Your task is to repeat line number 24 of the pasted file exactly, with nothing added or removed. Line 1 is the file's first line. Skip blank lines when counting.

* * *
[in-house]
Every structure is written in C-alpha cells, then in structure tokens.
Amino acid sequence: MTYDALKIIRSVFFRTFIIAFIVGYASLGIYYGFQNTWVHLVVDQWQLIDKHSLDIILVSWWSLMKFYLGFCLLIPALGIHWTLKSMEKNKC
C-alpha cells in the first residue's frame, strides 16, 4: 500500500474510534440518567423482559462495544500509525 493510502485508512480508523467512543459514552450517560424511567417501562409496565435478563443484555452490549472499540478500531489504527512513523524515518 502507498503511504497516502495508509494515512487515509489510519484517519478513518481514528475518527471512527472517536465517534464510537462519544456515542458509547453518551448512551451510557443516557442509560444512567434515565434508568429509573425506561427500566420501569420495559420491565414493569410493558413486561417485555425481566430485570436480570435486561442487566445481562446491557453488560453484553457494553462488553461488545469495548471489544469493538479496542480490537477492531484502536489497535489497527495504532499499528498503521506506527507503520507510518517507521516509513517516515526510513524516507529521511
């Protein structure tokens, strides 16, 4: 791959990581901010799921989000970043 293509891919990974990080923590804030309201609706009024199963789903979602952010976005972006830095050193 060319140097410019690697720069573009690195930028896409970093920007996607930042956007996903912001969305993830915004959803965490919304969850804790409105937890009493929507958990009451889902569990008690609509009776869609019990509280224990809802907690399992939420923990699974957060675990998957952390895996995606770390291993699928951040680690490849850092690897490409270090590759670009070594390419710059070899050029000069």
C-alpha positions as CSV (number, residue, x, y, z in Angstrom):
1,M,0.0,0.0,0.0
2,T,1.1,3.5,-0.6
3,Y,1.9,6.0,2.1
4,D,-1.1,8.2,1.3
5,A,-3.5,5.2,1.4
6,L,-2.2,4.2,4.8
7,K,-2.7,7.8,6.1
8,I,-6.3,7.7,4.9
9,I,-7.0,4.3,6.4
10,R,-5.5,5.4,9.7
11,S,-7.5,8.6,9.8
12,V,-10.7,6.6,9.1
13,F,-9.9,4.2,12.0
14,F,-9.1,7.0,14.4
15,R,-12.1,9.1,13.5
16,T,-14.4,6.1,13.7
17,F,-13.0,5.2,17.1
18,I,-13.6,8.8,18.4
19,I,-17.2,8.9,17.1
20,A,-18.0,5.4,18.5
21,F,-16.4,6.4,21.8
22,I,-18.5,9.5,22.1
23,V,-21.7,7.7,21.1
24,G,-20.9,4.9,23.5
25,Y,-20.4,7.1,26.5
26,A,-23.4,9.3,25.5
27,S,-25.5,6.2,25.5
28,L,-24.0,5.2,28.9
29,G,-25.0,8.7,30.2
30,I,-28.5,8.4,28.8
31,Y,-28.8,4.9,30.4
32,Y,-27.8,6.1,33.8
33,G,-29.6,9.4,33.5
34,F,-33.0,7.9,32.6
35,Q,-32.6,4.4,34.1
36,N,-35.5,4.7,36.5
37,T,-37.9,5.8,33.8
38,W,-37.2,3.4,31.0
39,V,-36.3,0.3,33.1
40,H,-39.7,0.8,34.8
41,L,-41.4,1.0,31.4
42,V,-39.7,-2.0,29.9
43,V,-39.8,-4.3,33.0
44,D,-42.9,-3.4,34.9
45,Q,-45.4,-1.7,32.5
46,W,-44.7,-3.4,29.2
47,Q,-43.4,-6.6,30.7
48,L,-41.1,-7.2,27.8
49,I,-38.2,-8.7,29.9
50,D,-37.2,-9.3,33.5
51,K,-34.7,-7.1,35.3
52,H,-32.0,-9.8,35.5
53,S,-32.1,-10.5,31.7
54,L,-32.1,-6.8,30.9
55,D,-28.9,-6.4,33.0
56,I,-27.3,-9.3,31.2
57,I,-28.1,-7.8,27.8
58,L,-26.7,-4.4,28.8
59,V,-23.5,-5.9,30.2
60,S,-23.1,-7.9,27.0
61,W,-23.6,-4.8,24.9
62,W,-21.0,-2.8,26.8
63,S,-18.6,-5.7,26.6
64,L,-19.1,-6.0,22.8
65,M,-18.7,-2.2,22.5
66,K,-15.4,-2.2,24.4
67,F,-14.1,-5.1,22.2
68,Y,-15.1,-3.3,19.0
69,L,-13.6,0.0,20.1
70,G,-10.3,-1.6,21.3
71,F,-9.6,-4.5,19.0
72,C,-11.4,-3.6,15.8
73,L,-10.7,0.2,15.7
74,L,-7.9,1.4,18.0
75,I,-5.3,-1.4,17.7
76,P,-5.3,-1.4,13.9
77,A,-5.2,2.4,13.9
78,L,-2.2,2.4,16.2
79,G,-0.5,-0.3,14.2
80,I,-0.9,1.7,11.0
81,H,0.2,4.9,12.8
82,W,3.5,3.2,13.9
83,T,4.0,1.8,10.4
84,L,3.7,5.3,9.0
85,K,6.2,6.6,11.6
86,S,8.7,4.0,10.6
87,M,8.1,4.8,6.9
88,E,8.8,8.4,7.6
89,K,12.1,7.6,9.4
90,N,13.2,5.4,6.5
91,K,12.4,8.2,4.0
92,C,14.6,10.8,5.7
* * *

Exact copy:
18,I,-13.6,8.8,18.4